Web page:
- Once the sachets are well closed, they are immersed in water that is not too hot (around 40 ºC) and applied to the skin for 20 or 30 minutes in the areas where cellulite plaques have formed.
- If after application the sachets are hung in a ventilated place and allowed to dry, they can be used again the next day, for the second time.
KOMBU Refreshing After-Sun Wrap
- Fresh algae are placed on the skin (if they are dry, they must first be immersed in fresh water). It is recommended to use KOMBU seaweed or another algae with a long or homogeneous frond, since it can be spread more easily, as if it were a series of aligned bandages.
- If we use smaller algae, it can be mashed with the mixer in a little fresh water. Thus, the combination becomes a mud that will spread on the skin reddened by the sun. If the mixture is too liquid, it can be thickened with rice starch, potato starch, oat flakes or even clay.
In short, it is clear that the sea is a source of life, health, relaxation … and beauty. And this is so, there is no contradiction. Simply, research indicates that algae have many active principles that are tremendously beneficial for our skin and our body. Large laboratories know this, and for this reason they have been including algae extracts in the formulas of their products for some time, to which they add marine pigments, antioxidants from algae, as well as the mineral vitamins and trace elements that characterize them.
Mayor, M.T. (2008). Natural and ecological cosmetics. OFFARM, 27 (9), 96-102.
Amit, G., Ashawat, MS., Shailendra, S. and Swarnlata, S. (2007). Phytosome: A novel Approach Towards Functional Cosmetics. J Plan Sci., 2 (6), 644-649.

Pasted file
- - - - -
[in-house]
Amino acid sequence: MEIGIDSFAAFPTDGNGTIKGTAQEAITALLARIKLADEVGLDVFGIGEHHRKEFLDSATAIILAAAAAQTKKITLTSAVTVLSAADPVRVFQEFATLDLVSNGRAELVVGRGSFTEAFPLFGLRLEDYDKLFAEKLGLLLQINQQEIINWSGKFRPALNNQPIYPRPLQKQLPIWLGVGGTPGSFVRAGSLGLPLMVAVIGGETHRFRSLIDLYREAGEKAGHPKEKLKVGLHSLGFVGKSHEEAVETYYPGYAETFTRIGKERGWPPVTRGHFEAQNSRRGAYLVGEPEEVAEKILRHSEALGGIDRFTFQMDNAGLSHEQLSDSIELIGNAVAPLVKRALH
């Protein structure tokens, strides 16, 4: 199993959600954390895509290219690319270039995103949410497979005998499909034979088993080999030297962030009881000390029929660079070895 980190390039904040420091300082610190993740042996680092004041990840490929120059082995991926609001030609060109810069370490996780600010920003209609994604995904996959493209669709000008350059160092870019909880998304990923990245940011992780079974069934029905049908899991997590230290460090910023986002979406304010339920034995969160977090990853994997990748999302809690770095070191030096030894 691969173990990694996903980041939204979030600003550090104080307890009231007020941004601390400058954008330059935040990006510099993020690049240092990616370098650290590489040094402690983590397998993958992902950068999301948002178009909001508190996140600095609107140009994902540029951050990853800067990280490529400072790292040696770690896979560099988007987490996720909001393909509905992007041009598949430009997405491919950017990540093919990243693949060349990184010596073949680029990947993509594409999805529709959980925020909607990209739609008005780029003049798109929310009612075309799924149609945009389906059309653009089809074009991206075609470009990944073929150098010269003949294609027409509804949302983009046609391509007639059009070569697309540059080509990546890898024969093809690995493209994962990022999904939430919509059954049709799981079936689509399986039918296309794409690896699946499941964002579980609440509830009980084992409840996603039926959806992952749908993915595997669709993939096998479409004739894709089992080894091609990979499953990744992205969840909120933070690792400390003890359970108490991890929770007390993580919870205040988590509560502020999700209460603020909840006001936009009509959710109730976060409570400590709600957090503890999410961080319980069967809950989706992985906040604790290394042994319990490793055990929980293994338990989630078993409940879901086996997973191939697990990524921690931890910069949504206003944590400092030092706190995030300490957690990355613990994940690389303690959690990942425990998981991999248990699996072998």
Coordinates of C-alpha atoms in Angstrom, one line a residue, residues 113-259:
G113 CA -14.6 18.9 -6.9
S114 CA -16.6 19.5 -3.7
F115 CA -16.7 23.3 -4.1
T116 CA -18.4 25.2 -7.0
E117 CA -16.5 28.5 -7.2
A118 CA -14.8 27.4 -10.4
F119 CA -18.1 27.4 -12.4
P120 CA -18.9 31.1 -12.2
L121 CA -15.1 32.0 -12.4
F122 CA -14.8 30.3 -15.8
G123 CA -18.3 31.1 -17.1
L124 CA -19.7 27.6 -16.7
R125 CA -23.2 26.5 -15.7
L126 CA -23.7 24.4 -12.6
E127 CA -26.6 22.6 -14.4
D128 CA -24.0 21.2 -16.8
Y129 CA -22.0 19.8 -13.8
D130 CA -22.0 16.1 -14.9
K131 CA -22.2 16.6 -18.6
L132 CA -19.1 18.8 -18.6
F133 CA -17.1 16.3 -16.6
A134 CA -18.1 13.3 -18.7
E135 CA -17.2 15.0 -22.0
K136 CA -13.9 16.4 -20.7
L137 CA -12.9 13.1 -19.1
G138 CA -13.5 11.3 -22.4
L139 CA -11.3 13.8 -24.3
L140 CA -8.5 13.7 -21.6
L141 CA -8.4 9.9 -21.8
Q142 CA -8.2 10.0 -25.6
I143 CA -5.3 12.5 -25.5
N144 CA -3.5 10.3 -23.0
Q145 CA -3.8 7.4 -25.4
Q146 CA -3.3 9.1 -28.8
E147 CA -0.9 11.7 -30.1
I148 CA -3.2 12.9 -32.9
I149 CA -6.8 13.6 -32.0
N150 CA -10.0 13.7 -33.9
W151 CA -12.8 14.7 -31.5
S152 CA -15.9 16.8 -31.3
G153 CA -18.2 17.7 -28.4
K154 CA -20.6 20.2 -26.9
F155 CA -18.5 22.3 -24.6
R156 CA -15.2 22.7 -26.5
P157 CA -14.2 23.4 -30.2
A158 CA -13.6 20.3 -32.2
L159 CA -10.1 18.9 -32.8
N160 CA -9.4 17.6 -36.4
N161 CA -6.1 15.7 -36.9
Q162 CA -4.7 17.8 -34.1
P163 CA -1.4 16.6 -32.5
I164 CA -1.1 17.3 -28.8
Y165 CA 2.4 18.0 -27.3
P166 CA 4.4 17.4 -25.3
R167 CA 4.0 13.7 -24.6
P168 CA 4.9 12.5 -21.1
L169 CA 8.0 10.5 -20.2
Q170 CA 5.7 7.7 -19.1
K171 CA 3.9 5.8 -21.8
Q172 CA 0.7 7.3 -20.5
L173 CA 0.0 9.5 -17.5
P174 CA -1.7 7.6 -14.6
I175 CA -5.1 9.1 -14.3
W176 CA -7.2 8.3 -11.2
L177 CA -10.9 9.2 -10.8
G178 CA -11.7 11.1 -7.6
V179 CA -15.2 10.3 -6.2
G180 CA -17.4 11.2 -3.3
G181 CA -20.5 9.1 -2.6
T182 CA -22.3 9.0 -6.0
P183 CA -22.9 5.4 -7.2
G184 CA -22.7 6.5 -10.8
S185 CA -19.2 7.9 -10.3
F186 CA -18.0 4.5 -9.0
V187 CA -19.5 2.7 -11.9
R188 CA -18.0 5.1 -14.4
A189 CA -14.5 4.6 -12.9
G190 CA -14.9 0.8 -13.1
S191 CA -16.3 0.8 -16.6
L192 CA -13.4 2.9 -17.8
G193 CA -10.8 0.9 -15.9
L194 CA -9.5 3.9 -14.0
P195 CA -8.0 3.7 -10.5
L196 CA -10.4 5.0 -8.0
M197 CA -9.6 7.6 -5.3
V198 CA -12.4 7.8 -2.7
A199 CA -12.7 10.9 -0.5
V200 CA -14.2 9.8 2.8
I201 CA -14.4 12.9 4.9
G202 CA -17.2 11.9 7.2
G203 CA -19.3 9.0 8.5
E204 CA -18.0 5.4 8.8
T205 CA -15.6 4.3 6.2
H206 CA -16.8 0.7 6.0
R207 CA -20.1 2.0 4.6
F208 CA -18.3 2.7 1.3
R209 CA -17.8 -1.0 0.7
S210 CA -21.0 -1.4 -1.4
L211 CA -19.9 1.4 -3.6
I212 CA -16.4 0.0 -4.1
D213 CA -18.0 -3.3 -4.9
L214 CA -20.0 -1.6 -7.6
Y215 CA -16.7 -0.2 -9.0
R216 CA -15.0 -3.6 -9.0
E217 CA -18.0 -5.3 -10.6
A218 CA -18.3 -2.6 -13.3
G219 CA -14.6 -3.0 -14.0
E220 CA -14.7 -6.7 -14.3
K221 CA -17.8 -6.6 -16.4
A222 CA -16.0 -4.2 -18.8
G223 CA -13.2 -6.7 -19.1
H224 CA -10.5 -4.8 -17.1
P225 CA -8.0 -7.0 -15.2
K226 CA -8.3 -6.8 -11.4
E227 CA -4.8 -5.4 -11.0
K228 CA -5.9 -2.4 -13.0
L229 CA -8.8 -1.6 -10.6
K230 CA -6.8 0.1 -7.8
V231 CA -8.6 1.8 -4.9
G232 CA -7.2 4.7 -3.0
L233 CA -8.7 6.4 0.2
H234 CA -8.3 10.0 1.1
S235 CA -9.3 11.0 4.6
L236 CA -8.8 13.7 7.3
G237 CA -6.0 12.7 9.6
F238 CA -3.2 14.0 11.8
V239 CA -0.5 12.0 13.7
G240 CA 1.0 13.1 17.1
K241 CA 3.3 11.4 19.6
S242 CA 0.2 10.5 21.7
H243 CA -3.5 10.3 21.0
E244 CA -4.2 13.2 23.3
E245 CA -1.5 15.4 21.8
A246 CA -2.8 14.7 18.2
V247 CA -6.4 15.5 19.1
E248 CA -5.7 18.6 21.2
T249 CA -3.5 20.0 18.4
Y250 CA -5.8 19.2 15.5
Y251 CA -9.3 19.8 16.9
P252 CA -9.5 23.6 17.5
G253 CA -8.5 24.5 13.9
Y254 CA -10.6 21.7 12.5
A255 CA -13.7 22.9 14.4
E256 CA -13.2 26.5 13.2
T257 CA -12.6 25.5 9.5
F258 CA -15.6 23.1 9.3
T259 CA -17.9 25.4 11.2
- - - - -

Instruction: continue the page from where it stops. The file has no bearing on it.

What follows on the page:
Bedoux, A., Hardouin, K., Burlot, A.S. and Bourgougnon, N. (2015). Bioactive components from seaweeds: Cosmetic applications and future development. Adv Botan Res. 71 (1), 345-378.
Bourgougnon, N., Bedoux, G., Sangiardi, H. and Stiger, V. (2011). Algae: nutritional potential and cosmetic applications. In CETMAR Foundation (Ed.), Algae as a resource. Valorization. Industrial applications and trends. pp. 79-84. Vigo: Technological Center of the Sea of Galicia.
Cheong, KL., Qiu, HM., Du, H., Liu, Y. and Khan, B. (2018). Oligosaccharides Derived from Red Seaweed: Production, Properties, and Potential Health and Cosmetic Applications. Molecules, 23 (10), pii: E2451. DOI: 10.3390 / molecules23102451.
Gonzalez-Minero, F.J. and Bravo Díaz, L. (2018). Botanical and pharmaceutical study of products with application in cosmetics and skin care. Ars Pharmaceutica, 58 (4), 175-191. DOI: 10.4321 / S2340-98942017000400005.
Hunt, K.A., Fate, J. and Dods, B. (2011). Cultural and social influences on the perception of beauty: a case analysis of the cosmetics industry. J Business Case Studies, 7 (1), 1-10.